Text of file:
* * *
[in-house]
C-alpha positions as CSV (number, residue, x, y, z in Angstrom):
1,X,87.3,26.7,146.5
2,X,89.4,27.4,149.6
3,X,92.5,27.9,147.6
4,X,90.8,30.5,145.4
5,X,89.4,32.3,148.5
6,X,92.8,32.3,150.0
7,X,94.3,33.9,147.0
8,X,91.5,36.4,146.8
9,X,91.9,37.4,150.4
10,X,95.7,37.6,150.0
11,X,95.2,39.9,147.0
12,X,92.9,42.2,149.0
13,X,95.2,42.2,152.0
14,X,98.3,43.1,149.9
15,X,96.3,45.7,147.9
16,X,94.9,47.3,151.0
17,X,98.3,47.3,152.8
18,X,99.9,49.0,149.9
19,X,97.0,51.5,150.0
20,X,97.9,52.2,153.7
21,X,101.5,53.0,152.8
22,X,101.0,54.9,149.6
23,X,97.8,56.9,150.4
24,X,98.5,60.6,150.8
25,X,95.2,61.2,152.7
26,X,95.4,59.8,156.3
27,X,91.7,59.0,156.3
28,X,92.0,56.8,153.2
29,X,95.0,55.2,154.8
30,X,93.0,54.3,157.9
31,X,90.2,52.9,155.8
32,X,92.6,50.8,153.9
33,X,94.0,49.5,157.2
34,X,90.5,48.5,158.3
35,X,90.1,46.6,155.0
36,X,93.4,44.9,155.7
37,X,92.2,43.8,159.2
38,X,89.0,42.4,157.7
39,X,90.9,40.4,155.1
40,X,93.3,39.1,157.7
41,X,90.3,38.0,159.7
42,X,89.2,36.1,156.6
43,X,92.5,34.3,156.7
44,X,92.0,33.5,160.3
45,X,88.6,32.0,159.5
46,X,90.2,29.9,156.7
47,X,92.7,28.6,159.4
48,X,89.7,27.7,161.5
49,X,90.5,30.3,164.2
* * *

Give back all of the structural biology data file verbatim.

[in-house]
C-alpha positions as CSV (number, residue, x, y, z in Angstrom):
1,X,87.3,26.7,146.5
2,X,89.4,27.4,149.6
3,X,92.5,27.9,147.6
4,X,90.8,30.5,145.4
5,X,89.4,32.3,148.5
6,X,92.8,32.3,150.0
7,X,94.3,33.9,147.0
8,X,91.5,36.4,146.8
9,X,91.9,37.4,150.4
10,X,95.7,37.6,150.0
11,X,95.2,39.9,147.0
12,X,92.9,42.2,149.0
13,X,95.2,42.2,152.0
14,X,98.3,43.1,149.9
15,X,96.3,45.7,147.9
16,X,94.9,47.3,151.0
17,X,98.3,47.3,152.8
18,X,99.9,49.0,149.9
19,X,97.0,51.5,150.0
20,X,97.9,52.2,153.7
21,X,101.5,53.0,152.8
22,X,101.0,54.9,149.6
23,X,97.8,56.9,150.4
24,X,98.5,60.6,150.8
25,X,95.2,61.2,152.7
26,X,95.4,59.8,156.3
27,X,91.7,59.0,156.3
28,X,92.0,56.8,153.2
29,X,95.0,55.2,154.8
30,X,93.0,54.3,157.9
31,X,90.2,52.9,155.8
32,X,92.6,50.8,153.9
33,X,94.0,49.5,157.2
34,X,90.5,48.5,158.3
35,X,90.1,46.6,155.0
36,X,93.4,44.9,155.7
37,X,92.2,43.8,159.2
38,X,89.0,42.4,157.7
39,X,90.9,40.4,155.1
40,X,93.3,39.1,157.7
41,X,90.3,38.0,159.7
42,X,89.2,36.1,156.6
43,X,92.5,34.3,156.7
44,X,92.0,33.5,160.3
45,X,88.6,32.0,159.5
46,X,90.2,29.9,156.7
47,X,92.7,28.6,159.4
48,X,89.7,27.7,161.5
49,X,90.5,30.3,164.2